Duluth City Council rejects ranked-choice voting plan

The Duluth City Council has rejected a plan to move forward with ranked-choice voting. It was a close vote Monday night: 5-4 after heated debate, reports the Duluth News Tribune.

The proposal had been to ask the Charter Commission to study RCV and report back in time for a possible November city referendum.

Opponents worried that the system, already in use for St. Paul and Minneapolis municipal elections, was too complicated.

The paper said the defeat riled Council President Linda Krug, who’d pushed hard for the change:

“Shame on you councilors,” she said. “I’m very disappointed that you would deny the citizens of Duluth and the charter commission an opportunity to study this issue because you don’t like it. You’ll have to sleep with that tonight.”

And Jeanne Massey, executive director of the FairVote Minnesota group that is working to implement RCV, expressed disappointed in the defeat, and said in a statement after the vote:

The evidence is there: given thoughtful voter education and a well-designed ballot, the “average voter” is absolutely capable of weighing several choices and ranking his or her three favorites on the ballot — and appreciates the chance to do that.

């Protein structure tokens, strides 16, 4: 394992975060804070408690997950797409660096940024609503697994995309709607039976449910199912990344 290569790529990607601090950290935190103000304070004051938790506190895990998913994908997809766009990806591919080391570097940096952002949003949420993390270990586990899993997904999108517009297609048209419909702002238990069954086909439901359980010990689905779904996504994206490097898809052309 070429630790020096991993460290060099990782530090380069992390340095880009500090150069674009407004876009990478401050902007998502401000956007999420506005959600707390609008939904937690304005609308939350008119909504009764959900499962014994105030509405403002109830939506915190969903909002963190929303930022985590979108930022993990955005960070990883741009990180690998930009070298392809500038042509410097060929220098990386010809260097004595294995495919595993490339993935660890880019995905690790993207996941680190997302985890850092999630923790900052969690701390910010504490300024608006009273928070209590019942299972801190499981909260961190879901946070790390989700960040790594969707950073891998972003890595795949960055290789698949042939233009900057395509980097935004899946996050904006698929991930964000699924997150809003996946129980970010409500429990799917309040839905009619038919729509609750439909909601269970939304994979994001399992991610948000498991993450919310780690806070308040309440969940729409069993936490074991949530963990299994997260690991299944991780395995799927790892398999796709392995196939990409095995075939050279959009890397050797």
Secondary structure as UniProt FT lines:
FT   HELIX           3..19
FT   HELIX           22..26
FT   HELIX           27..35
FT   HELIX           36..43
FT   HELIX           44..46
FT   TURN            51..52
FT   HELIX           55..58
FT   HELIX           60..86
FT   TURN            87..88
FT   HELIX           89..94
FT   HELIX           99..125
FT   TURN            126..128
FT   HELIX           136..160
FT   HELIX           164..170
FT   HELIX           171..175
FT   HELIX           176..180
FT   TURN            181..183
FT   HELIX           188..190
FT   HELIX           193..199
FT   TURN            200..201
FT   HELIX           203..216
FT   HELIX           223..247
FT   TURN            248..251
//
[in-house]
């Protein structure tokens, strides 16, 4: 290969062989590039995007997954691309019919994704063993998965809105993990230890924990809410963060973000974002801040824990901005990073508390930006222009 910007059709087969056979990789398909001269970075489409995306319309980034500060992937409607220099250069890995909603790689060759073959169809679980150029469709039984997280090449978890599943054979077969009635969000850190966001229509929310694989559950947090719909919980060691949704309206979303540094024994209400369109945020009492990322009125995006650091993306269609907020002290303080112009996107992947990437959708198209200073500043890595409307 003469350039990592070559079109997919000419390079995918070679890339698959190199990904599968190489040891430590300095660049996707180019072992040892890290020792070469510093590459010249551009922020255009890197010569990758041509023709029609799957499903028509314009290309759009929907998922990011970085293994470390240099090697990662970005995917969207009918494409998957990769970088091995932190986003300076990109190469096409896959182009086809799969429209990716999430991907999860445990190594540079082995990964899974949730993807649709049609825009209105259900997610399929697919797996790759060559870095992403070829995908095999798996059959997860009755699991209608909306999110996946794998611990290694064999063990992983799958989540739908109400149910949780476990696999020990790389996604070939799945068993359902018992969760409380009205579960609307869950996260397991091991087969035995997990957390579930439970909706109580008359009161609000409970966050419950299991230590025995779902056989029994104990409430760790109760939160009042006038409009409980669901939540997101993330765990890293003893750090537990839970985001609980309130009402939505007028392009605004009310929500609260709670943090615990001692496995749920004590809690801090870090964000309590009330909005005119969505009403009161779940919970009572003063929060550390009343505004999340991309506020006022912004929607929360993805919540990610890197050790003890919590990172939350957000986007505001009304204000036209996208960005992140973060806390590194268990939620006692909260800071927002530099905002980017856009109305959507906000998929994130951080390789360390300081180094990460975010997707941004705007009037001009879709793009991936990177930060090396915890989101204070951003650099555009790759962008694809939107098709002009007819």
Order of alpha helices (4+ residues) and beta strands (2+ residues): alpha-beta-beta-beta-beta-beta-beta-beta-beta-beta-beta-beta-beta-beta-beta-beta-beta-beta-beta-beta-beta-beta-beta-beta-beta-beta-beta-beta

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Comments (2)

  1. Submitted by Mike Worcester on 06/11/2014 - 01:58 pm.

    Why The Opposition?

    In reading the Duluth News Tribune article, one does not get the sense of exactly why the five dissenters voted the way they did.

    Special interest groups certainly do not like ranked choice voting since it dilutes their ability to use single issues to sway voters. Consider that in 2001 the city of Roseville wanted to use it for a special election that year but had to get legislative approval. It appeared to be an easy bill to pass, but then a special interest group intervened and it did not pass.

    I’d be curious to read further and see why the councilors felt the ways they did to deny the citizens of their city the chance to learn about and vote on this proposal.

  2. Submitted by Dennis Tester on 06/11/2014 - 10:20 pm.

    Makes sense

    The political party that has to have people at the polls to explain to their voters how to fill out a ballot, probably shouldn’t be trying to make it even more complicated for their constituents. Jus sayin’.

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